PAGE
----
In England, a group of volunteer citizens have been keeping watch over the British coast for several months, looking for migrant boats in distress. The goal is to ensure that people who risk their lives to arrive in Kent are properly taken care of.
The idea was born last summer. As England faced an explosion of irregular migrant arrivals on its shores -- four times as many as in 2019 -- a small handful of concerned British citizens were inspired to do something about it in their own way. What's really going on offshore? Are border forces engaging in "pushbacks"? Are the migrants who cross the Channel at great risk to their lives being led to safety? To find out, these anti-racist and anti-fascist activists started an online fundraiser in August.
The group quickly raised 19,000 pounds (about €22,000). With the money they formed "Channel Rescue", an organization capable of monitoring and documenting what is happening off the coast of Kent, the region in the south-east corner of England where almost all the migrant boats arrive.
Seven months later, 25 people are actively involved in the organization and about 50 others have been "trained". They are ordinary people, from all walks of life, including civil servants, university employees, managers of charitable organizations, teachers.
"One of the things we train them on is how to allow a boat to dock safely," Maddie Harrison, a volunteer who joined the organization in September, told InfoMigrants. The volunteers are also trained in navigation basics, first aid and human rights.
In reality, however, the bulk of Channel Rescue's activities consist of monitoring. "We want to make sure that migrants' rights to safety are respected. We don't want to interfere or take the place of government agents," Harrison said.
Scanning, noting, communicating with the coast guard
Thus, three or four times a week, teams of three people patrol the English coast off Kent in the early hours of the morning, armed with telescopes and patience. "We are always thinking about the weather: when the sea is calm, we know that we have to be outside [migrants try to cross more often in calm weather]," Harrison said. "But even when it's windy, runs happen. Ideally, we would be stationed outside every day, all night."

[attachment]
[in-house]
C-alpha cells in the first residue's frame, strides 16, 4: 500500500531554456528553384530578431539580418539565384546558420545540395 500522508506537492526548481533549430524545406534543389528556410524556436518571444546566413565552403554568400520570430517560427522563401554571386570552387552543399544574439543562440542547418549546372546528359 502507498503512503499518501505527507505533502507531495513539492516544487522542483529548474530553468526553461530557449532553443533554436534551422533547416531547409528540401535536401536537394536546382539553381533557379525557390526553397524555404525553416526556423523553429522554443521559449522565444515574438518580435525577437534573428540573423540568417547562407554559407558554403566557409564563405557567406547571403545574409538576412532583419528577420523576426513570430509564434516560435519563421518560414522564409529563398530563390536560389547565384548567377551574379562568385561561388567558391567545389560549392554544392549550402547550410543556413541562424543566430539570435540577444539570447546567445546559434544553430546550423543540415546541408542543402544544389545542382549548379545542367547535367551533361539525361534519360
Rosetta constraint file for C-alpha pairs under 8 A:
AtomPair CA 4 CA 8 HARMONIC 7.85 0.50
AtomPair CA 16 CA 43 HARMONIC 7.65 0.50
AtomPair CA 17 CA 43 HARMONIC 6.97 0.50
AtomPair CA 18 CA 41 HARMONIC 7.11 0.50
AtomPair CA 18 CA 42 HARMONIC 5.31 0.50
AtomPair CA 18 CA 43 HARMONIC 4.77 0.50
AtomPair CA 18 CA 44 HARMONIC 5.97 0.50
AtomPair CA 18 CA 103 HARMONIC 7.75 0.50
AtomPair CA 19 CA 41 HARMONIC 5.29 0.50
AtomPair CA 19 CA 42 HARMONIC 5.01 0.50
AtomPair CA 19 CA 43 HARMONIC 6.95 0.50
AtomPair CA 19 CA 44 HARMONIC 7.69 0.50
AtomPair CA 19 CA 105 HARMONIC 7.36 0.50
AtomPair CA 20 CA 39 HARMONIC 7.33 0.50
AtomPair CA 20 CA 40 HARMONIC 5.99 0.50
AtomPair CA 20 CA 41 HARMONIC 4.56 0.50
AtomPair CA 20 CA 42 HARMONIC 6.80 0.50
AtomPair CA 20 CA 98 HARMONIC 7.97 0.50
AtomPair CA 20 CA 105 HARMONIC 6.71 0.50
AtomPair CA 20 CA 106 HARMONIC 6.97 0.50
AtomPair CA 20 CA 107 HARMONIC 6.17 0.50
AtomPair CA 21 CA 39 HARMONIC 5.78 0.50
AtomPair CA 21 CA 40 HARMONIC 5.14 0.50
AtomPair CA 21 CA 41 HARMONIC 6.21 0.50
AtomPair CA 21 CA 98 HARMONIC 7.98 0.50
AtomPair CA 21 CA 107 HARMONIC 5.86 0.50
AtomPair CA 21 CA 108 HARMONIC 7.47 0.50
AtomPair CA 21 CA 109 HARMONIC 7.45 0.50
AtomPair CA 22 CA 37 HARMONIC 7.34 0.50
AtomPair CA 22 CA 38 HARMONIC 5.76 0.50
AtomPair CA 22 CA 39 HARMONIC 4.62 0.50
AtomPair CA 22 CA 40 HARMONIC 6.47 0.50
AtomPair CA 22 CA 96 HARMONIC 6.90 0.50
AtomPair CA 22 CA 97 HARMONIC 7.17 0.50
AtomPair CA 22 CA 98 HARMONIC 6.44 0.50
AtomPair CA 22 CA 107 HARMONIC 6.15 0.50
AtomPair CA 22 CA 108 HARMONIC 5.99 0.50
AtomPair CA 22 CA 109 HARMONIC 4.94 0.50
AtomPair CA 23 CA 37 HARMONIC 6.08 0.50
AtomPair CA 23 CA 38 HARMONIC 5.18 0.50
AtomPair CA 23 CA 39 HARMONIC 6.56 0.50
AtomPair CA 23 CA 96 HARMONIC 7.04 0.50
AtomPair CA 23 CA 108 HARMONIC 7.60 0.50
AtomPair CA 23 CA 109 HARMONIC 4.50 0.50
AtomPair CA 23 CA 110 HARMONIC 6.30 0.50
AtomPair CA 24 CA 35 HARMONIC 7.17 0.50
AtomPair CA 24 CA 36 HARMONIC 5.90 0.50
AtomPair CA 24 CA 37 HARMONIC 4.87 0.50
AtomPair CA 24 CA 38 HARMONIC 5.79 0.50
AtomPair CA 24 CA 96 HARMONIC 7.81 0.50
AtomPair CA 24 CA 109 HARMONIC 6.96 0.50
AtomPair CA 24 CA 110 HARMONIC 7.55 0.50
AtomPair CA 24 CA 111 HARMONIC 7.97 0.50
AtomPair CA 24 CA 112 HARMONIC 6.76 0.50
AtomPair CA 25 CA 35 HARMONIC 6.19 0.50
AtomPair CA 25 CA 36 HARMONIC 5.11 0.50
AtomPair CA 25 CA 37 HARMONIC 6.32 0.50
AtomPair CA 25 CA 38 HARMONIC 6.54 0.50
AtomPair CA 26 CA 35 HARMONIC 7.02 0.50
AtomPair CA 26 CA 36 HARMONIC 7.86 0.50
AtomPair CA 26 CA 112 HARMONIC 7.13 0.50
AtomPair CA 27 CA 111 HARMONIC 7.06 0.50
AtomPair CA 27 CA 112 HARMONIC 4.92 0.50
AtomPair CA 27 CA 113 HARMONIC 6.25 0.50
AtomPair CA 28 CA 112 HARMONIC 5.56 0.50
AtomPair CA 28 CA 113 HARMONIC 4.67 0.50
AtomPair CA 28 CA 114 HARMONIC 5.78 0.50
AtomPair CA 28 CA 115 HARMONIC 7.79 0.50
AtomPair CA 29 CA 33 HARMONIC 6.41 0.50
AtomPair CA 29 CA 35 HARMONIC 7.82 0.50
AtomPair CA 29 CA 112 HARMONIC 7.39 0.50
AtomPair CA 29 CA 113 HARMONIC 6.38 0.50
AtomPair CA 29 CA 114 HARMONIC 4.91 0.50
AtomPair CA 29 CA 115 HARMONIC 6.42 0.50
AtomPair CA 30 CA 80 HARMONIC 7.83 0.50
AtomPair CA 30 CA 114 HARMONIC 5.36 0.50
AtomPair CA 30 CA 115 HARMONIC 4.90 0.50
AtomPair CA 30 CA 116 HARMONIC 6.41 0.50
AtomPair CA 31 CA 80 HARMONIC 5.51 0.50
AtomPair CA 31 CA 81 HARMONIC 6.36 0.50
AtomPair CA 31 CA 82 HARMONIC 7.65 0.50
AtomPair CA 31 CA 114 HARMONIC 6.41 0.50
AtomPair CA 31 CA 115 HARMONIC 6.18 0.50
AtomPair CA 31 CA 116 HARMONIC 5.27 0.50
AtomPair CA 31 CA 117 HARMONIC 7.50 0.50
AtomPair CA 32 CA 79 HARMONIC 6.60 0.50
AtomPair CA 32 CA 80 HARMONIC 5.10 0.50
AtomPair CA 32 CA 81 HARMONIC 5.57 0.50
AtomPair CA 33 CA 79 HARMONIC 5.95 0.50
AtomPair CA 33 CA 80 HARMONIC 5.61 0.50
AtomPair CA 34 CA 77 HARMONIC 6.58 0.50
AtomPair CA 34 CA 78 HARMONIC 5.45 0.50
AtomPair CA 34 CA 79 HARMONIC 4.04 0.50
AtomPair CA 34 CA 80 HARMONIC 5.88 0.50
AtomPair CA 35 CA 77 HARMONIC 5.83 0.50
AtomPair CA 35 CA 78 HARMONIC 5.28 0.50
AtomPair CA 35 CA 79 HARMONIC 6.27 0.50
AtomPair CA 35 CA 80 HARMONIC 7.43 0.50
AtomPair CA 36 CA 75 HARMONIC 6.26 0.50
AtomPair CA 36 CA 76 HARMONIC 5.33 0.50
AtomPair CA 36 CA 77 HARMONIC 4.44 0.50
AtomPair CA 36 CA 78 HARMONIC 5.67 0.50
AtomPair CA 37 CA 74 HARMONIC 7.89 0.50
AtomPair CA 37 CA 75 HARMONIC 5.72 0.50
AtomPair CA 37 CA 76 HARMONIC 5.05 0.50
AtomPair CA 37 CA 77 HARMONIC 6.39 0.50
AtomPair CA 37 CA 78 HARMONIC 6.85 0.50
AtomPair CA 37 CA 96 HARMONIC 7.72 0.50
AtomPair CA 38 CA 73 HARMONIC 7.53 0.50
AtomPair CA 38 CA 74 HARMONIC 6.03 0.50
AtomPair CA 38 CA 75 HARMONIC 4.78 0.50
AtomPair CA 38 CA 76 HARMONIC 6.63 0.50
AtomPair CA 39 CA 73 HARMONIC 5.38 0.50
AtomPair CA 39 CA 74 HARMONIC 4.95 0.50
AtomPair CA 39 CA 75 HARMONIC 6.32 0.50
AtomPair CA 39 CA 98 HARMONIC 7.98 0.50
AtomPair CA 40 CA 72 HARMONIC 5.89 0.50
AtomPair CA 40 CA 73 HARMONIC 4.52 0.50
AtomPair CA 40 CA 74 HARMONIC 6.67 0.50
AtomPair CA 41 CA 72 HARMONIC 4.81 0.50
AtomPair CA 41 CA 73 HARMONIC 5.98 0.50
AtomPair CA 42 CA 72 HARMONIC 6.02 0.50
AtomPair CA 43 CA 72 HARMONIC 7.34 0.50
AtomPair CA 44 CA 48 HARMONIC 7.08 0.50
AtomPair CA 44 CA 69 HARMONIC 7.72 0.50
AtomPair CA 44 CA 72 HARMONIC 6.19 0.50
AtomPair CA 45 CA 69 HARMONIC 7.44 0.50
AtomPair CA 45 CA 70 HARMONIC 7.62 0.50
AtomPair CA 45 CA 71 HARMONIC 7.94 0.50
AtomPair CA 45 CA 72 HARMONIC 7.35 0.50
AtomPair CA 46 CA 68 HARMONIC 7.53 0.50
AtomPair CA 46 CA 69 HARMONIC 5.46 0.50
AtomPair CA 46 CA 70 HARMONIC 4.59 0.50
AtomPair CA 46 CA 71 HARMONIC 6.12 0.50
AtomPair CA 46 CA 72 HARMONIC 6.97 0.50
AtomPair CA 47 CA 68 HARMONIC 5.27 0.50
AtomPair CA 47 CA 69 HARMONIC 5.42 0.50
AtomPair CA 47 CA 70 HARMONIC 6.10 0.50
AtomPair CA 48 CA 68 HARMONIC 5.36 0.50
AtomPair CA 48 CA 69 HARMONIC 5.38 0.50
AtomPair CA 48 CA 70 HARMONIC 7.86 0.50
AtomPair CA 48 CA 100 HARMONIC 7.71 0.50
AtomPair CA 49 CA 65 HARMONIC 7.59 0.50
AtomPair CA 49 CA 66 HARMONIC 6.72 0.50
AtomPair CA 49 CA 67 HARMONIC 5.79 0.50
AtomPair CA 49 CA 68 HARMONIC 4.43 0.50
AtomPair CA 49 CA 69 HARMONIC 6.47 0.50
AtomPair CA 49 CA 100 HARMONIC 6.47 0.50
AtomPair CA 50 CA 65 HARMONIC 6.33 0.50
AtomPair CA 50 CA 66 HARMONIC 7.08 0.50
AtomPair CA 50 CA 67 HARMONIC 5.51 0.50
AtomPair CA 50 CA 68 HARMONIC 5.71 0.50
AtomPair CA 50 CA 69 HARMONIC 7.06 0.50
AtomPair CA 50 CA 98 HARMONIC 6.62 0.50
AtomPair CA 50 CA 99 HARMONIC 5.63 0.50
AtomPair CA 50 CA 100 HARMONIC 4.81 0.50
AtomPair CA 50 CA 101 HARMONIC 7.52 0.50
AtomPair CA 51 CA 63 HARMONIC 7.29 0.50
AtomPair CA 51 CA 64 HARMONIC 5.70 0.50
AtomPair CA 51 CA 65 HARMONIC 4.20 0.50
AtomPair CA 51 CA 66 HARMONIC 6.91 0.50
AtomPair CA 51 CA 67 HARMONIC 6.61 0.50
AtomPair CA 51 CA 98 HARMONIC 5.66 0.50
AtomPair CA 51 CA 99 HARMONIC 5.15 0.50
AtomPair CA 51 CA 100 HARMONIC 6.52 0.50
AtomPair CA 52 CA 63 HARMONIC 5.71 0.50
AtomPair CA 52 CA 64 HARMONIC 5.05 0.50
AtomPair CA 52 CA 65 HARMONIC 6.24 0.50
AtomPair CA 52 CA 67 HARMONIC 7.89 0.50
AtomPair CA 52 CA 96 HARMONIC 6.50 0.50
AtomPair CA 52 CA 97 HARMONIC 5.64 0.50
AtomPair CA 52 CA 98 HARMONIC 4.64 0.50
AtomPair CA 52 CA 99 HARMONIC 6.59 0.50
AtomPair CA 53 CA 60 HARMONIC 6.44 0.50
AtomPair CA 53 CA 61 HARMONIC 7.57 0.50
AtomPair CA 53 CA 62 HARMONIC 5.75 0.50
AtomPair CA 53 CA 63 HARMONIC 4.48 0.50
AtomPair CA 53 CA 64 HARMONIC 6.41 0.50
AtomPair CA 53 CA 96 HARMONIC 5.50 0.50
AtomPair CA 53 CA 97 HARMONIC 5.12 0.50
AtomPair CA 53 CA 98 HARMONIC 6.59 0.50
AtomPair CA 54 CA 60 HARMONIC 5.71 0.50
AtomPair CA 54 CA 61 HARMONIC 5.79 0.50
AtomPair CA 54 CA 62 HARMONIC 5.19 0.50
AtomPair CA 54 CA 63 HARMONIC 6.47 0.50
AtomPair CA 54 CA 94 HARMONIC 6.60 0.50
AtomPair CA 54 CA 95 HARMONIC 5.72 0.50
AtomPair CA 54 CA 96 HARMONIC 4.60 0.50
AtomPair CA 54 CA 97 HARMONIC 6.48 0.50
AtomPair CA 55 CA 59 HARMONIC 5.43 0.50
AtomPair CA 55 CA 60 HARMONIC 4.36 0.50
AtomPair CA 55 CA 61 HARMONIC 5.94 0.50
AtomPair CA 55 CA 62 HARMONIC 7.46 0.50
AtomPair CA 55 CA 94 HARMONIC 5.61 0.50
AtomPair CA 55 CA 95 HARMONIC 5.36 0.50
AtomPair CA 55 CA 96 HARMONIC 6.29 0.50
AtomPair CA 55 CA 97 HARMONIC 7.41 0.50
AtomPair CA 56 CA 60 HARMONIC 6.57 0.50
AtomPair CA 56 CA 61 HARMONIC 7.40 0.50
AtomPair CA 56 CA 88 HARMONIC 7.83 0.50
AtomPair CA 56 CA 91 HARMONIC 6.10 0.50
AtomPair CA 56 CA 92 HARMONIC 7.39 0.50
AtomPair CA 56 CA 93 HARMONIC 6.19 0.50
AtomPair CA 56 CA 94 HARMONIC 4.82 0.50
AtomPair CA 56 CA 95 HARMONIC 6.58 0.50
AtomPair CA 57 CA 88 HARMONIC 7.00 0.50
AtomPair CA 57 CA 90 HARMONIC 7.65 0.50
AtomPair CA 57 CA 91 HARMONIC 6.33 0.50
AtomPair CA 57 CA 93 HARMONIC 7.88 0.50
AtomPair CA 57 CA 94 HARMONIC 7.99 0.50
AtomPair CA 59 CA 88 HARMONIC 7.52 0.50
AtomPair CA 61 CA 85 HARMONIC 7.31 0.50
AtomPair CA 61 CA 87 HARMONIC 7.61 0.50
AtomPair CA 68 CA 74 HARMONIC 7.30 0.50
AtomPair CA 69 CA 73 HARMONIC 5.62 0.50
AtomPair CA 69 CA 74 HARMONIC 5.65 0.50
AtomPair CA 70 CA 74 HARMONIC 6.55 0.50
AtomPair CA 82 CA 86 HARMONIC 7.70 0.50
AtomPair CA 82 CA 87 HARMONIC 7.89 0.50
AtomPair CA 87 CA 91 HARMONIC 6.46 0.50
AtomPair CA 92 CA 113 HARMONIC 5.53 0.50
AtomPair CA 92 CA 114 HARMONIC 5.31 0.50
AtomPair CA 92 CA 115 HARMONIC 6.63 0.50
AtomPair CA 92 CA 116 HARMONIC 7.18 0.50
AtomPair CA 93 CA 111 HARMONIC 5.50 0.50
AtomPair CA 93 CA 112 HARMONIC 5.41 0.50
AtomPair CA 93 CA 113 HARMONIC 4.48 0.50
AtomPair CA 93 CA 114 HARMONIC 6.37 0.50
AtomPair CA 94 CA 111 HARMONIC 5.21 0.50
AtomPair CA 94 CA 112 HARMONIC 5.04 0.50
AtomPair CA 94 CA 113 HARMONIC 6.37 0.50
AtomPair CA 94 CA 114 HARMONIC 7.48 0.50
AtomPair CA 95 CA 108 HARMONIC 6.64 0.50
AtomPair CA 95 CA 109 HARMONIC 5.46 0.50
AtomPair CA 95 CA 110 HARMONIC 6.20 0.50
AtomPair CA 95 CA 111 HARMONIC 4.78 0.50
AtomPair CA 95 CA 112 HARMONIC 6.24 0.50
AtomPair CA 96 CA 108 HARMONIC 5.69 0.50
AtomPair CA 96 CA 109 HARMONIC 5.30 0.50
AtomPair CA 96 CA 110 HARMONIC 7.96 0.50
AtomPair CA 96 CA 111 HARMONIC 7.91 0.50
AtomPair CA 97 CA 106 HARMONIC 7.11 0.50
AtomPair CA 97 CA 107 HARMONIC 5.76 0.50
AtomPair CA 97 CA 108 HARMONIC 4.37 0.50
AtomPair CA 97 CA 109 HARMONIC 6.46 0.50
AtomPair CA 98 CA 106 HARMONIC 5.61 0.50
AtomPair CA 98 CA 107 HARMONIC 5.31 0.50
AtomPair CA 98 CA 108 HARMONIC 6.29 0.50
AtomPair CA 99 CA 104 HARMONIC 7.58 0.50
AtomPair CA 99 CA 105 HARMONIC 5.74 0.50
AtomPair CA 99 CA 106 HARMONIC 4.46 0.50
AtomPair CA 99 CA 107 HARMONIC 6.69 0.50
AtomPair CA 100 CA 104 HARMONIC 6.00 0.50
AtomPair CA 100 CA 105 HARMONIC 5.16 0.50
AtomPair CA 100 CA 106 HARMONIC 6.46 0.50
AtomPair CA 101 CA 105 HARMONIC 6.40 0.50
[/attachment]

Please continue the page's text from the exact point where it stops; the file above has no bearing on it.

Crossings are indeed frequent: on March 23 alone, six boats carrying a total of 183 migrants reached the British coast from France, the highest number of successful crossings recorded in this area on a single day since the beginning of the year.
Since the departures from the French coast are generally launched at nightfall, according to the activists, the Channel Rescue teams show up at around 5 am near Dover and remain in place for hours, depending on the situation.
"The places where we station ourselves have been identified as strategic locations by locals who collaborate with us, from where we can observe the sea," Harrison explained, without disclosing the exact locations.
From there, "one person scans, another notes everything that happens and a third manages any communication with the Coast Guard," she said. If a migrant boat is intercepted by the Border Force, the GPS coordinates, the times and the names of the vessels involved are scrupulously recorded. So far, the activists haven’t had to alert the Coast Guard.
'The far-right activists are always there'
In addition to law enforcement, Channel Rescue tries to keep an eye on far-right activists, who are very present in the region, for other reasons. Some of them infiltrated the ranks of the newly formed organization last November, forcing Channel Rescue to tighten its protocol for accepting new members.
"These activists seem always to be there when a boat arrives in a port, intimidating and harassing migrants," Harrison said, recalling an incident on a beach last summer in which a man was "violent" towards a migrant who had just disembarked.
"It has also happened that these activists have gone to meet a boat of migrants off the coast to tell them 'Go back to where you came from,'" she added, pointing out that Channel Rescue, which has no boat, is confined to land for its observations. "We don't see far enough. We know we are missing things that are happening offshore."